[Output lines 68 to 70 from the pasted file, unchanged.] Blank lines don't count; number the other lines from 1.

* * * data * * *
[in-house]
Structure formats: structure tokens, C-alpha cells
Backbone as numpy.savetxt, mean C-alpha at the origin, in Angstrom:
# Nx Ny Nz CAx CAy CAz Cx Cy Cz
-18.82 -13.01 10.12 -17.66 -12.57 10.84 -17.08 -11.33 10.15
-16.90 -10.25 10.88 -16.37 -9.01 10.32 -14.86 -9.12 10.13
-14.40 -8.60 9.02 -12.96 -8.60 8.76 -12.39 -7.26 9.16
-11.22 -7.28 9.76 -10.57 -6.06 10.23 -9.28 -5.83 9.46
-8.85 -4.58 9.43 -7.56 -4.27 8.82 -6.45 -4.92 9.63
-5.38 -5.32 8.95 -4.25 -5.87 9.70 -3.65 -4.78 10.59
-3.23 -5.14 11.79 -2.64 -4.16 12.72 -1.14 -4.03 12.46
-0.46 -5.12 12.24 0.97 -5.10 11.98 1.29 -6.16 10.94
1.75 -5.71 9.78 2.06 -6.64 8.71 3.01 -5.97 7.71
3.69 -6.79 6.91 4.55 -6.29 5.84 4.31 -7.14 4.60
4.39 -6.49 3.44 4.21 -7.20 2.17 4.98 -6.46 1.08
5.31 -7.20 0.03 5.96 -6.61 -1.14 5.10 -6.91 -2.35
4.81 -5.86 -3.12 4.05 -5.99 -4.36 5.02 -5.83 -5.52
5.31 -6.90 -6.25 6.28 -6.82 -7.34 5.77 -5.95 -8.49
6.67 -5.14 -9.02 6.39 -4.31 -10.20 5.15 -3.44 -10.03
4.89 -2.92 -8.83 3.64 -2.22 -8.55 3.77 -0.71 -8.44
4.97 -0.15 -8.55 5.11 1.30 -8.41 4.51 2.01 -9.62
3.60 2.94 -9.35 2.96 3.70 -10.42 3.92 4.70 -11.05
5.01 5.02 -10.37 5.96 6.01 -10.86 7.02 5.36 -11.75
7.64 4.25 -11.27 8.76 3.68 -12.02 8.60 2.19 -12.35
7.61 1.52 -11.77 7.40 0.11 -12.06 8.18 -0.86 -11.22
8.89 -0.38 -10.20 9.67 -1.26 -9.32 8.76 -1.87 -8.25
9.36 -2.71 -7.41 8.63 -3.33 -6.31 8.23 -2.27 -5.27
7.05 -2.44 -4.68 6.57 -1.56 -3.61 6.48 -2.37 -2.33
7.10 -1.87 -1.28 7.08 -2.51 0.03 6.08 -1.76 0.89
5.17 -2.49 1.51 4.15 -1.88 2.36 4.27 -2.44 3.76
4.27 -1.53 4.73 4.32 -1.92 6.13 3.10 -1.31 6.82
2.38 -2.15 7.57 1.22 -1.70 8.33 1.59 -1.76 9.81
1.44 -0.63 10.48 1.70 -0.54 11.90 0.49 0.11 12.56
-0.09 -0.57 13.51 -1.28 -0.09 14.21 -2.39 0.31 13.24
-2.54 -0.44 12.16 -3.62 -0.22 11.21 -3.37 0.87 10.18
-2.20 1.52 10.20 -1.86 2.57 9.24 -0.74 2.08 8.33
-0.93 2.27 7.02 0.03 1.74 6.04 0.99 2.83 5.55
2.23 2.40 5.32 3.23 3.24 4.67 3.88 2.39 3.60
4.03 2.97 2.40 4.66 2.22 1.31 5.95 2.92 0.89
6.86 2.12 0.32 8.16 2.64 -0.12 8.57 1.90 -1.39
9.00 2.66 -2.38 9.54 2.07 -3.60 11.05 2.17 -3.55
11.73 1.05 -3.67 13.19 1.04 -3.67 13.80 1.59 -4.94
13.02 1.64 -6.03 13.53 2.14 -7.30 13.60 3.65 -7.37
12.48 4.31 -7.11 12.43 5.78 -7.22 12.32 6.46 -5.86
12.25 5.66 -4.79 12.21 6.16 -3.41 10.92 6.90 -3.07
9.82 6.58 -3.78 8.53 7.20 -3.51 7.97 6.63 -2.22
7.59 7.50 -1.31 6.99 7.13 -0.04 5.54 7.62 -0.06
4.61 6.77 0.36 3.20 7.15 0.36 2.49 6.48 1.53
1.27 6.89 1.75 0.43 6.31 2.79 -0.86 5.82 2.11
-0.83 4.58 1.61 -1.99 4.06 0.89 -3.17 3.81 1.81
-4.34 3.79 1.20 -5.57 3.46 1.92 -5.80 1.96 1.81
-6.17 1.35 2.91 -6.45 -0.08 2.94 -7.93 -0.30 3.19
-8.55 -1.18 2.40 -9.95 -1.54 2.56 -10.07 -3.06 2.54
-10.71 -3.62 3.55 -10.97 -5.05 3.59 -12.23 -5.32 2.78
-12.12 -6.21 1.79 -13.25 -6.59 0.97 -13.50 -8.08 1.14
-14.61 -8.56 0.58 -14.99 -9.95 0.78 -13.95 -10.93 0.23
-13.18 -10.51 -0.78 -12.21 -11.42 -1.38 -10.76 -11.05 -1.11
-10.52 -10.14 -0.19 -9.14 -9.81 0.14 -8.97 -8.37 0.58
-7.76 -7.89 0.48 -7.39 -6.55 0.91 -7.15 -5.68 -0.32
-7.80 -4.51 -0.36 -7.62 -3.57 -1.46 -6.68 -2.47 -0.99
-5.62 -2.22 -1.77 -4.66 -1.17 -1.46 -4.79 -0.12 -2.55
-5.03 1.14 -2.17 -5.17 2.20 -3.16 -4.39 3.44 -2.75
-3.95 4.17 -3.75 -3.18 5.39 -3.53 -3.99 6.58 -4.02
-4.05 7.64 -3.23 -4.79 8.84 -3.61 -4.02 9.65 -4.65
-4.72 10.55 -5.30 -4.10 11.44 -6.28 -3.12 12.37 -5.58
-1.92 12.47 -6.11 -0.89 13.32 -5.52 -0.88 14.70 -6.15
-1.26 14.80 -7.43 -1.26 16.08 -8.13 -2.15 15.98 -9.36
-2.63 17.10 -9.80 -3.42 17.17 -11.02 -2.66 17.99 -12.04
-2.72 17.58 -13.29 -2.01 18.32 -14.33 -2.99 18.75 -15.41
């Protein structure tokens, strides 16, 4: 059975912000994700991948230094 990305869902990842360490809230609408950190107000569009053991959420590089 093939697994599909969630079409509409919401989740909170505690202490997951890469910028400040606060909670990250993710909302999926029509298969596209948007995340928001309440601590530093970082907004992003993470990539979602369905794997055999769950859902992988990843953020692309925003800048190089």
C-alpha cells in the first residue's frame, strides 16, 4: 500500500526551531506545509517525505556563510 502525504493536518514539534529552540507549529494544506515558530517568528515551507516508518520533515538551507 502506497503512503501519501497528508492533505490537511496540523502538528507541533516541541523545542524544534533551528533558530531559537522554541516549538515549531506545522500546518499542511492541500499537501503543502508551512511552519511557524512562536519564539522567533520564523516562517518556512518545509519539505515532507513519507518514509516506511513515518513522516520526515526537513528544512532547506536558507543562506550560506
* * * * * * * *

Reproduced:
-2.63 17.10 -9.80 -3.42 17.17 -11.02 -2.66 17.99 -12.04
-2.72 17.58 -13.29 -2.01 18.32 -14.33 -2.99 18.75 -15.41
């Protein structure tokens, strides 16, 4: 059975912000994700991948230094 990305869902990842360490809230609408950190107000569009053991959420590089 093939697994599909969630079409509409919401989740909170505690202490997951890469910028400040606060909670990250993710909302999926029509298969596209948007995340928001309440601590530093970082907004992003993470990539979602369905794997055999769950859902992988990843953020692309925003800048190089």